Qantas plans to return all parked aircraft to the skies

Qantas will park 150 aircraft, including all of the Australian flag carrier’s Airbus A380s, Boeing 747s and 787s. These will be spread around airports across Australia, with many stored at Avalon Airport (AVV) near Melbourne.

Qantas will also use some of its passenger aircraft for cargo-only flights.

The carrier had planned to confirm a tentative order for up to 12 Airbus A350-1000s by the end of March. However, Airbus has now given Qantas until the end of this year to make a final decision on the order, a Qantas spokesman said.

During a media conference call, Qantas CEO Alan Joyce said the airline intends to return all of the parked aircraft to operation when the current crisis is over. The group does not intend to sell or retire any due to the grounding. However, the airline is in discussions to raise money against the value of some of its newer aircraft such as the 787s, Joyce said.

Details of the planned grounding came after Qantas revealed plans to suspend all scheduled international flights for at least two months in response to the COVID-19 coronavirus pandemic.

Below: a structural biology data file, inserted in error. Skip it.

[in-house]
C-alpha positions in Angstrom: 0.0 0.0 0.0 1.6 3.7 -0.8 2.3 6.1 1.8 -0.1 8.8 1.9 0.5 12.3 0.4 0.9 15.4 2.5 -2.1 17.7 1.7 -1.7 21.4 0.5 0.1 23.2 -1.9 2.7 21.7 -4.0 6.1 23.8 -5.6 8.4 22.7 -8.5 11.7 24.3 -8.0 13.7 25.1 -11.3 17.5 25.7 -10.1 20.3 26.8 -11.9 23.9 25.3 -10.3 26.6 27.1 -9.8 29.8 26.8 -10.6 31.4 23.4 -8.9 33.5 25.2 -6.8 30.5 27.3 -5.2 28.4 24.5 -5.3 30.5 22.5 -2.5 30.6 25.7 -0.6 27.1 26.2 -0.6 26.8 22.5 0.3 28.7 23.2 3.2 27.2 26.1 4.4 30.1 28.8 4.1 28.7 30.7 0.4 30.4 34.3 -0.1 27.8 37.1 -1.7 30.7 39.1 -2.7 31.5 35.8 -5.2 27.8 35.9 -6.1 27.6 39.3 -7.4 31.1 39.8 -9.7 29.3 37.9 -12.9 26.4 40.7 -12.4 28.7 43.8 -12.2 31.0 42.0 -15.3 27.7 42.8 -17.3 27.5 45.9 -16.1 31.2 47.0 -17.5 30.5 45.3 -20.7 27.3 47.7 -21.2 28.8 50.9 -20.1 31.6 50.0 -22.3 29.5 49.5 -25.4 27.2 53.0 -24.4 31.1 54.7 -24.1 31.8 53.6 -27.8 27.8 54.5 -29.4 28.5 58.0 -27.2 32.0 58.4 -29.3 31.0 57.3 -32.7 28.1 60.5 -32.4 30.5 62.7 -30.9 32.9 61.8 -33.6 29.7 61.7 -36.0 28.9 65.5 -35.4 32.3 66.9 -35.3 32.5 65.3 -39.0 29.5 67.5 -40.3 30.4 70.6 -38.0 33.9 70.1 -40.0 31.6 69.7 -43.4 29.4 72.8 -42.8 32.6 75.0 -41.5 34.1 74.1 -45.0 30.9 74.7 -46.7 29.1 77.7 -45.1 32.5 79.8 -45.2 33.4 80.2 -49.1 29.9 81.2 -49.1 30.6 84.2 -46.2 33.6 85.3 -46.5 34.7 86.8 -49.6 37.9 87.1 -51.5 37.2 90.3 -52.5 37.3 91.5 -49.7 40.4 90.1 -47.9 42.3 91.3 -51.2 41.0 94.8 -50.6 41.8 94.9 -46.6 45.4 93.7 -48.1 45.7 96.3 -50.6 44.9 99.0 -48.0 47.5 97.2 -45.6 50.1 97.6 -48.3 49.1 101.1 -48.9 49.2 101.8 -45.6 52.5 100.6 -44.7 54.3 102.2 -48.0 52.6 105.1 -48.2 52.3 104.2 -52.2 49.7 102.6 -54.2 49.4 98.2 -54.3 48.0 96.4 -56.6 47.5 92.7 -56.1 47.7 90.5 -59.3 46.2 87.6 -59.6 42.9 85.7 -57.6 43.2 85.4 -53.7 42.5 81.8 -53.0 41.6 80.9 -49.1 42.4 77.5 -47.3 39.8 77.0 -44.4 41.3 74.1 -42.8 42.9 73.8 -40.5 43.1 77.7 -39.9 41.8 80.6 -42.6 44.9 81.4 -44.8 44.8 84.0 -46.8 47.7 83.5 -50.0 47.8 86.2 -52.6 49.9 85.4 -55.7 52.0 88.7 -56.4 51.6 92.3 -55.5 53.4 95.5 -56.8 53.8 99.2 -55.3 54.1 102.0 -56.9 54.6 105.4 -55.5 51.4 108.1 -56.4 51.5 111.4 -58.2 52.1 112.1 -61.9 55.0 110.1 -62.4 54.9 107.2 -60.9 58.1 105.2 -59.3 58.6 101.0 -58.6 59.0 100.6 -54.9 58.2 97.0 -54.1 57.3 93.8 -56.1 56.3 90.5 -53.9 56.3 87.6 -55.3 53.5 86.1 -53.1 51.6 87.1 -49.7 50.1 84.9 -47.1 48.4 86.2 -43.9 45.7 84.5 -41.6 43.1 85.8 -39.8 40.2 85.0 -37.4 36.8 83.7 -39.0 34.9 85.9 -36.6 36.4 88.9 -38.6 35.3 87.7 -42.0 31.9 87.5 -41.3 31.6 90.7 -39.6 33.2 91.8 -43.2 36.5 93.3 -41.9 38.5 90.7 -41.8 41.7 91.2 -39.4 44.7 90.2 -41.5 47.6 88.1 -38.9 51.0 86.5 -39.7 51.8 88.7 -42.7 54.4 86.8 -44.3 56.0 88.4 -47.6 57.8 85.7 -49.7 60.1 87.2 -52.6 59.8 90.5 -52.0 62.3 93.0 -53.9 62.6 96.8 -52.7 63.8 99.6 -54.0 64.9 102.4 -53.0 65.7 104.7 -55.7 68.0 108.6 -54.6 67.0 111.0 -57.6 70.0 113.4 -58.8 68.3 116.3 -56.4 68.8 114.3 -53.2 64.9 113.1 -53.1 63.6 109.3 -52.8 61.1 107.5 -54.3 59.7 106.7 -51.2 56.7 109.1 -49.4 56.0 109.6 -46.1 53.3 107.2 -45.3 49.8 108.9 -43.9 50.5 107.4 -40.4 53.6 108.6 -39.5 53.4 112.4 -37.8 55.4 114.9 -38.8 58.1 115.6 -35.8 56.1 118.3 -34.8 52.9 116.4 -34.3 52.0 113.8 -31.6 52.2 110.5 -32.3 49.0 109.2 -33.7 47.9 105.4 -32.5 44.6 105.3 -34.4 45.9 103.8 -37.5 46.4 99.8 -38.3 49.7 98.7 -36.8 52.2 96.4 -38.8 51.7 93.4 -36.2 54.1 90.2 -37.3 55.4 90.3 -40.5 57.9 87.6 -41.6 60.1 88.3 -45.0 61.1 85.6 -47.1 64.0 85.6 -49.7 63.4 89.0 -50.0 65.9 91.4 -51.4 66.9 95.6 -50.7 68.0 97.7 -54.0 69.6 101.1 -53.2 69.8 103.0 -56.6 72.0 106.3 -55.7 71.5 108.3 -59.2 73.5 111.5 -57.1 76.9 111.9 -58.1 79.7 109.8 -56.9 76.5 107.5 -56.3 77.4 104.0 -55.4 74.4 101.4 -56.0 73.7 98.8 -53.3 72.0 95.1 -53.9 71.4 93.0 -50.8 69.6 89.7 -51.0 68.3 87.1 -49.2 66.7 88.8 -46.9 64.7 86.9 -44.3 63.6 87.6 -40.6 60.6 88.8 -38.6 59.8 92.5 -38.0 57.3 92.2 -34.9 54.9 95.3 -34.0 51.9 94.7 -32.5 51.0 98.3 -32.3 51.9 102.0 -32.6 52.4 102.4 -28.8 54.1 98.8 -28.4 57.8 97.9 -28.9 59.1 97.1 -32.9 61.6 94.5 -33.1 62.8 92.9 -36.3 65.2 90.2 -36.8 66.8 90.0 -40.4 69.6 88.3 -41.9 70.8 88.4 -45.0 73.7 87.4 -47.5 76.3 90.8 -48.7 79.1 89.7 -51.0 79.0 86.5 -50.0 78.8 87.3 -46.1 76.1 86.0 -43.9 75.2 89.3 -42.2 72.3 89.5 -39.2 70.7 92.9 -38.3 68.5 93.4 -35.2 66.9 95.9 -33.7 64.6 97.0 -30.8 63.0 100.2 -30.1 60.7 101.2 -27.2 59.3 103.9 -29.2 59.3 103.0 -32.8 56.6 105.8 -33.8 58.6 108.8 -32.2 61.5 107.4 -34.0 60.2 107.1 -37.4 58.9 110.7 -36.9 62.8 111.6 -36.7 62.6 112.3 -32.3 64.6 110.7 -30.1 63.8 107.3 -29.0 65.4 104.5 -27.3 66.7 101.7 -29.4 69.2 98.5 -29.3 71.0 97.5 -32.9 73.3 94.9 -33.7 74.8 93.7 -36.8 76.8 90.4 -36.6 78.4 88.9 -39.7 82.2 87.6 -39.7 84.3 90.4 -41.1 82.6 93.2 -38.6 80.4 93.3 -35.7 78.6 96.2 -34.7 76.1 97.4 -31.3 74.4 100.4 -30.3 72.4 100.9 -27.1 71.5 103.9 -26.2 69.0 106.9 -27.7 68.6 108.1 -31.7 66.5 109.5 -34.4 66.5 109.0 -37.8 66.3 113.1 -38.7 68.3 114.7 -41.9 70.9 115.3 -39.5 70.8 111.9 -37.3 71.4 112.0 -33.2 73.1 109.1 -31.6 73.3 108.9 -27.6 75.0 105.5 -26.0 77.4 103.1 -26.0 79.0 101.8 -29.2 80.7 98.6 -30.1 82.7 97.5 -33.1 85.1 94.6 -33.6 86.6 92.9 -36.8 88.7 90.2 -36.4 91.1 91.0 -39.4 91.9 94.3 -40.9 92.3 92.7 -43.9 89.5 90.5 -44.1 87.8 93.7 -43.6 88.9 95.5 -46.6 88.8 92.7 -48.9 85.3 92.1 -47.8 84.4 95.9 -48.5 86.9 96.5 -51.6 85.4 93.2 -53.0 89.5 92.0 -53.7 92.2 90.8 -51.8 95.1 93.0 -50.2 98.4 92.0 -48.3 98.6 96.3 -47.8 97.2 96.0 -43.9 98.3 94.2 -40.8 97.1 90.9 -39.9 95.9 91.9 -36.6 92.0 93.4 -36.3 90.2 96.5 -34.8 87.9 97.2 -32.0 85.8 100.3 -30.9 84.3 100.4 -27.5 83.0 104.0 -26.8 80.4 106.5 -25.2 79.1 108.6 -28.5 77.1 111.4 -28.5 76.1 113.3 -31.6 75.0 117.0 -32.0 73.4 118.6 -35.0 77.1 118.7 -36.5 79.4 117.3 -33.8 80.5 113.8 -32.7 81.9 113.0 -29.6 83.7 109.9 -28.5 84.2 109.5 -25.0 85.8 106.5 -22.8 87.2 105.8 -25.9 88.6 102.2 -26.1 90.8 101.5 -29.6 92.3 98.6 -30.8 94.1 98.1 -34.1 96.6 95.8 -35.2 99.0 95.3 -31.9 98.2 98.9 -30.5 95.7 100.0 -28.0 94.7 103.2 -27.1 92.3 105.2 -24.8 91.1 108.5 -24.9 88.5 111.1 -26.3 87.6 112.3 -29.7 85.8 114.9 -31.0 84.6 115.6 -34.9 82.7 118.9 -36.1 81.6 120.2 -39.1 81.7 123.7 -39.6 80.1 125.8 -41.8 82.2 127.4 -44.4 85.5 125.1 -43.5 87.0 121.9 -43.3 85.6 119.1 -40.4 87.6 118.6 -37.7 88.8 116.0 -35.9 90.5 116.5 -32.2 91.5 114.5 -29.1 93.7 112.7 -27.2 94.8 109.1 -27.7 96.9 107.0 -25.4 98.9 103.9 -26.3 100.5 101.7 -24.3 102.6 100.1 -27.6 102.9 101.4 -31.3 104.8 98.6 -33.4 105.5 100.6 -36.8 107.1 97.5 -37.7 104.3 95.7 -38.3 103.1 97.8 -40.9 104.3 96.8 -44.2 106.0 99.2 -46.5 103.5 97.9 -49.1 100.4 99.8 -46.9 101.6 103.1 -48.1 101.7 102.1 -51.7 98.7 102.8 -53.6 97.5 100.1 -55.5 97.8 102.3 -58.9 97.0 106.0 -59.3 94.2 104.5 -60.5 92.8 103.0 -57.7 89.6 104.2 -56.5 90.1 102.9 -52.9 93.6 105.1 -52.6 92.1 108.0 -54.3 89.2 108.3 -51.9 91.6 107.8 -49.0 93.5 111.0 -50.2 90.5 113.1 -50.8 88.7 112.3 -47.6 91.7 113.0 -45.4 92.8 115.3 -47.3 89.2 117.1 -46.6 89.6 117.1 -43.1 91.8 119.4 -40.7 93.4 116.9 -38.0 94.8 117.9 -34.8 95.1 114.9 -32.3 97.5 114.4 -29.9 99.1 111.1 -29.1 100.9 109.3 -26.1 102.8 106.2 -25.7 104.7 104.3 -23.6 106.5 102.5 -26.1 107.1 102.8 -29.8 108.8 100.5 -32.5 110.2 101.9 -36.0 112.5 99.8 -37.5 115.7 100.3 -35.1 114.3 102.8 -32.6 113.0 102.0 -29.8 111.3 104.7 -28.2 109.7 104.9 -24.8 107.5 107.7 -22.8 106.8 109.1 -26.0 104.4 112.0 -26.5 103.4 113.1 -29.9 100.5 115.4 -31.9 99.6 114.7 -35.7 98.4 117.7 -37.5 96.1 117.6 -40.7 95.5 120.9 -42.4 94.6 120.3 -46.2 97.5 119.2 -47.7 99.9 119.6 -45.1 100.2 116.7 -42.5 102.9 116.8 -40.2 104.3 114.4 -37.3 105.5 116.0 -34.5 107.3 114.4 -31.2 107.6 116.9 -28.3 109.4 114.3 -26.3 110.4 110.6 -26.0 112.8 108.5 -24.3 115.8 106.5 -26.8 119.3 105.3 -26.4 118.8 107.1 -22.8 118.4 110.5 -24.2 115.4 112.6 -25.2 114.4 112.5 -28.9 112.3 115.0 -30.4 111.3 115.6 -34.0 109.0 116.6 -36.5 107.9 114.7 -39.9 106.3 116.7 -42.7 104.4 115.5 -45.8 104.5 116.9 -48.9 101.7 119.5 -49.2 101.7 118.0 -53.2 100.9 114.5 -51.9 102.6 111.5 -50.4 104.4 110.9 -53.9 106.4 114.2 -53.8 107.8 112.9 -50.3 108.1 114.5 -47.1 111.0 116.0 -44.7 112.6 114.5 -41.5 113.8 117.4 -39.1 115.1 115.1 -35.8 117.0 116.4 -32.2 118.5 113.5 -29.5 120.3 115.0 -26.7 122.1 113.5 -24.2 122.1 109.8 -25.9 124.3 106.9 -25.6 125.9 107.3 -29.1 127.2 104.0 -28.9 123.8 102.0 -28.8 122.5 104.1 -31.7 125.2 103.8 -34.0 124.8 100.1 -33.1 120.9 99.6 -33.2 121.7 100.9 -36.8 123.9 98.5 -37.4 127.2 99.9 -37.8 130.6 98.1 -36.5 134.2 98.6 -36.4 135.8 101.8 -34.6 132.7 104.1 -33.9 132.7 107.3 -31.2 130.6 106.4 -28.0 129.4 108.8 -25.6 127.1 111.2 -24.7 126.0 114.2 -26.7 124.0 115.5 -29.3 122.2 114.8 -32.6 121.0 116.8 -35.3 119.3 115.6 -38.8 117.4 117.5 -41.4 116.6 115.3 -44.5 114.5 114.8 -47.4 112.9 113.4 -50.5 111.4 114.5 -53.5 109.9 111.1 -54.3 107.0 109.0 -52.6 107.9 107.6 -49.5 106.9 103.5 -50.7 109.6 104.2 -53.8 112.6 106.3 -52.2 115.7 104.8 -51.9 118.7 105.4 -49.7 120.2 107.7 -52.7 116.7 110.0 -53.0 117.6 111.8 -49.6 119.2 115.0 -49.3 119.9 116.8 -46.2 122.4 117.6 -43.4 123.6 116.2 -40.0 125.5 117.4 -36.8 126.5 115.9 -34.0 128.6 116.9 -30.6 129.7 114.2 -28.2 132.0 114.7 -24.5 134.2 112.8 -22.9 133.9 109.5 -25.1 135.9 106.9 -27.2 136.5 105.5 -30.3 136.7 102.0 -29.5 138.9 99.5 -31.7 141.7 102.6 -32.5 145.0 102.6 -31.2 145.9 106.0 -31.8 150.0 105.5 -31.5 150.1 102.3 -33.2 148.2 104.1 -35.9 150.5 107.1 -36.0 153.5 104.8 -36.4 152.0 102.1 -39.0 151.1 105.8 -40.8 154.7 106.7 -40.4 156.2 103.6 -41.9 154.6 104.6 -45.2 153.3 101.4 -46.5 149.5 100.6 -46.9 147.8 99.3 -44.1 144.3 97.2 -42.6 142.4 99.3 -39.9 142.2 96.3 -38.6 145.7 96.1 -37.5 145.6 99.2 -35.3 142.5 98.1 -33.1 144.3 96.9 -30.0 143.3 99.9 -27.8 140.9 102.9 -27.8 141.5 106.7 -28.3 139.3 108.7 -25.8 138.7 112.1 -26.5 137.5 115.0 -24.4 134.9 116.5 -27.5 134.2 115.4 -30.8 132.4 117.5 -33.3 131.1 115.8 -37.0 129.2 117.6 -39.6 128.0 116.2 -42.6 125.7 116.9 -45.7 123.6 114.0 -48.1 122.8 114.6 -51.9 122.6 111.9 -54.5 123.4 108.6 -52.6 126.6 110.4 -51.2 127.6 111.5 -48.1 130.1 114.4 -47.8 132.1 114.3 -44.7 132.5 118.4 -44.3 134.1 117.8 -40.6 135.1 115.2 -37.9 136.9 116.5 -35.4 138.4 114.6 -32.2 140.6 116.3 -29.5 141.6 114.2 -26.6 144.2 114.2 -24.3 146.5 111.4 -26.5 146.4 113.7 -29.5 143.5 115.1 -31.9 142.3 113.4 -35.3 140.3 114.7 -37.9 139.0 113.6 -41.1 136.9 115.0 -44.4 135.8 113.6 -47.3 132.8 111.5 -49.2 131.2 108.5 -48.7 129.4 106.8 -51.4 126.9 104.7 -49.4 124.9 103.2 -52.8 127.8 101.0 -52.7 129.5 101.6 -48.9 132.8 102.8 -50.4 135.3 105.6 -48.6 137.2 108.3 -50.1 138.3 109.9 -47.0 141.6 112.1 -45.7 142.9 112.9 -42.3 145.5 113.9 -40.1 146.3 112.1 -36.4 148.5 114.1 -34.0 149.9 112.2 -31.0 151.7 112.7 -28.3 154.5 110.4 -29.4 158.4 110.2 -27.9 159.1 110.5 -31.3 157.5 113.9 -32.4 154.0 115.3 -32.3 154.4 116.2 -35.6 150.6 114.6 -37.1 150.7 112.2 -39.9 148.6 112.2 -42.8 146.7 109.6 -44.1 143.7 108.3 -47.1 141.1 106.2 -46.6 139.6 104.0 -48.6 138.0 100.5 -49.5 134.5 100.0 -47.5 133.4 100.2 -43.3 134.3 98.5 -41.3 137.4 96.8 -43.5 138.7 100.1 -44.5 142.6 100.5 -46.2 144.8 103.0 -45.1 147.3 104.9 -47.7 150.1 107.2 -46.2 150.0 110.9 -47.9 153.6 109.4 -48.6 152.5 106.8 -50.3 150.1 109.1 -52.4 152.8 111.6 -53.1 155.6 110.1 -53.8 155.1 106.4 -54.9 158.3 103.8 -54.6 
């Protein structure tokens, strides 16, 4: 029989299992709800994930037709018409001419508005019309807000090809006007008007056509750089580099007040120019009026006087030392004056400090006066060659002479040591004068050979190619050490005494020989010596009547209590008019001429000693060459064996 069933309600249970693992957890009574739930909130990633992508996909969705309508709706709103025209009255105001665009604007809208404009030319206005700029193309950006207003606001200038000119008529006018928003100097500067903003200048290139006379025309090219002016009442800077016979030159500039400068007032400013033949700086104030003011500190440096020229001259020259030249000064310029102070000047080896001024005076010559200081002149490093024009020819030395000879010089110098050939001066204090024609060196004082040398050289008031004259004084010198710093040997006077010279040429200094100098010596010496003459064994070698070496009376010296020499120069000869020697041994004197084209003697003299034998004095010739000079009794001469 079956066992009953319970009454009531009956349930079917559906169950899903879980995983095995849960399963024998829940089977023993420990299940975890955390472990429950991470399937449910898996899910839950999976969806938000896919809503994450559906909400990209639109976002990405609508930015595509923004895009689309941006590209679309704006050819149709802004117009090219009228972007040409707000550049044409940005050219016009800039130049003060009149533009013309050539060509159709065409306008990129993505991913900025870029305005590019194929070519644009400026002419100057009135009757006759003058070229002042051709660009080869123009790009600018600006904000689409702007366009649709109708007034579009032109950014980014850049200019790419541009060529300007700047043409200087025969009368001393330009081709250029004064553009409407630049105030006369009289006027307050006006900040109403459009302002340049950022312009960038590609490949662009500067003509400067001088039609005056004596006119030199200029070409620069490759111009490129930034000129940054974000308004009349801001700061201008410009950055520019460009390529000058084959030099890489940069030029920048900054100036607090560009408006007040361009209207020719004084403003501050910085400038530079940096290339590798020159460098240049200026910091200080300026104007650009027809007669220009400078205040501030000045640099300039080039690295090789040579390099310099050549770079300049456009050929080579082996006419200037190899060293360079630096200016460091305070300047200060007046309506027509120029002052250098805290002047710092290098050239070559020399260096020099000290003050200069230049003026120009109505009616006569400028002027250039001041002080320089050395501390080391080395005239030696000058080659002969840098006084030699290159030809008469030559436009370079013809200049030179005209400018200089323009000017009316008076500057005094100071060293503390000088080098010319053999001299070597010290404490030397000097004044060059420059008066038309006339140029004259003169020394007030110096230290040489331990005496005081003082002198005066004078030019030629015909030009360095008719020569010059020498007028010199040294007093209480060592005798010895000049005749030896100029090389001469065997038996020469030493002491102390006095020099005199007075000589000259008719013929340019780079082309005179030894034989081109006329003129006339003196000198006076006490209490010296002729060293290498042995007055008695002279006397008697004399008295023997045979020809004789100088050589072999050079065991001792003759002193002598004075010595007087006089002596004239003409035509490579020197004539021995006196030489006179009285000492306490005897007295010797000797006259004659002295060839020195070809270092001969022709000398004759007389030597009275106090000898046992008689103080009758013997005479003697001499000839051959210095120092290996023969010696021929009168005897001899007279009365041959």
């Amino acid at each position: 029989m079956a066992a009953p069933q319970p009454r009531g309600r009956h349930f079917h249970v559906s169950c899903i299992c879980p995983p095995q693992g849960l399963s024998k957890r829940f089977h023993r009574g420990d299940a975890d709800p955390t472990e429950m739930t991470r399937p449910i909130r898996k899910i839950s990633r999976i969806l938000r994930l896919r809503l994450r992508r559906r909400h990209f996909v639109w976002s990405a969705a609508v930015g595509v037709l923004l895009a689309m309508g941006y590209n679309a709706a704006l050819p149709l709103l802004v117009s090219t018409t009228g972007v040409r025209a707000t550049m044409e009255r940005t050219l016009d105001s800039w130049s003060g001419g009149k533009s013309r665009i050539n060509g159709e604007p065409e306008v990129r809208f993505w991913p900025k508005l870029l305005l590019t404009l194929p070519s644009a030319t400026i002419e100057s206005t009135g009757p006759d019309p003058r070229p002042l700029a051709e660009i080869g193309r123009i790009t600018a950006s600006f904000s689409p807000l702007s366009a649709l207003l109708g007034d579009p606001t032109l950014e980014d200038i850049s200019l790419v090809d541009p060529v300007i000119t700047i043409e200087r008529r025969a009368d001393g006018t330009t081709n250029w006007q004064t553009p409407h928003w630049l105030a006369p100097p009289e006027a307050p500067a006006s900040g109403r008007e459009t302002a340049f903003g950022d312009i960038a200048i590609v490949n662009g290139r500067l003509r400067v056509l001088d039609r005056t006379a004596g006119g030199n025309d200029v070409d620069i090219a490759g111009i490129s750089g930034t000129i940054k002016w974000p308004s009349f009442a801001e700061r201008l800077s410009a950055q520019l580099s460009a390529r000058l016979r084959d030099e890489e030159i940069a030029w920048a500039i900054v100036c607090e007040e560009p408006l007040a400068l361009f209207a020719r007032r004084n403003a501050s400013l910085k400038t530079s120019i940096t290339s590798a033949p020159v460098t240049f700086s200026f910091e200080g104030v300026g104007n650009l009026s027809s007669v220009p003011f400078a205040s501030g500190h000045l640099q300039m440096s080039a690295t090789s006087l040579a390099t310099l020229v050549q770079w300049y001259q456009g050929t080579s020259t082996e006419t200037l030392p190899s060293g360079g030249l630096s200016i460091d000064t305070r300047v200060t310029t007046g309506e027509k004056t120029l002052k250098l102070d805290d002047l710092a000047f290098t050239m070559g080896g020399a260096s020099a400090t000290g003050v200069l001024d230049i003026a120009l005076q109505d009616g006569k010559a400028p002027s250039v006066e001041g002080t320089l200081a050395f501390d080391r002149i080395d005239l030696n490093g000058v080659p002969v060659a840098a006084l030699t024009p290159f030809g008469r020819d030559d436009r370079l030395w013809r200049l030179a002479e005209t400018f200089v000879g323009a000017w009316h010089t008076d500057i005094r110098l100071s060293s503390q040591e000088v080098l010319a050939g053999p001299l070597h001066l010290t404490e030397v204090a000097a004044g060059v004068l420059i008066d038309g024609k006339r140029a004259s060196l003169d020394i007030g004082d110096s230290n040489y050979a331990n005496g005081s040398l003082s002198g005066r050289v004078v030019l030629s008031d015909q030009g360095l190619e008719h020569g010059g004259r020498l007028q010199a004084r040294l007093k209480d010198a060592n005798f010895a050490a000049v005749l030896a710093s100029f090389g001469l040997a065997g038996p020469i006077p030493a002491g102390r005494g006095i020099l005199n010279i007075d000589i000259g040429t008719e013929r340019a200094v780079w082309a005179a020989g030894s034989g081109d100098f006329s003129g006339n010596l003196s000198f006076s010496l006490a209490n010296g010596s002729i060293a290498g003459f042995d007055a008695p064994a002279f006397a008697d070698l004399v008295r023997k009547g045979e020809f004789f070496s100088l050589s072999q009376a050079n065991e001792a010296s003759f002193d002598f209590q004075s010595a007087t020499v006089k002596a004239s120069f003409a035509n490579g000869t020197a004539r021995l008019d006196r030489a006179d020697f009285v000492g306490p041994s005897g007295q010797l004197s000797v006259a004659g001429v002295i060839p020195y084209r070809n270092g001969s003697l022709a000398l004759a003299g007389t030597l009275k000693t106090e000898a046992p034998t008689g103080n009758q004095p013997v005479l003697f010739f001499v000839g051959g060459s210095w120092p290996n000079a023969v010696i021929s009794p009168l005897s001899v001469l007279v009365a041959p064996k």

The international suspension will apply from the end of March to the end of May, and the airline indicated decisions about the network for June and July will be made in early April. Qantas is also suspending 60% of its domestic capacity.

While scheduled international flights will be suspended, Qantas said it will likely operate some “ad hoc” flights. These will be used to maintain “some strategic links” determined by discussions with the government.

On the domestic side, Qantas intends to “maintain connectivity” to almost all of the current domestic and regional destinations served by Qantas, QantasLink and Jetstar. However, there will be frequency reductions and route suspensions. Jetstar’s New Zealand domestic network will be significantly scaled back.

Overseas-based affiliates of the Qantas group are also cutting services. Jetstar Asia is suspending all operations from March 23 to at least April 15, while Jetstar Japan and Jetstar Pacific have suspended international flights and cut back domestic flying.

Joyce said Qantas has built up a strong financial position in recent years, which gives it “substantial” backup options. “A lot [of airlines] will go under, but Qantas will not be one of them,” he said.

Photo credit: Qantas

Adrian Schofield

Adrian is a senior air transport editor for Aviation Week, based in New Zealand. He covers commercial aviation in the Asia-Pacific region.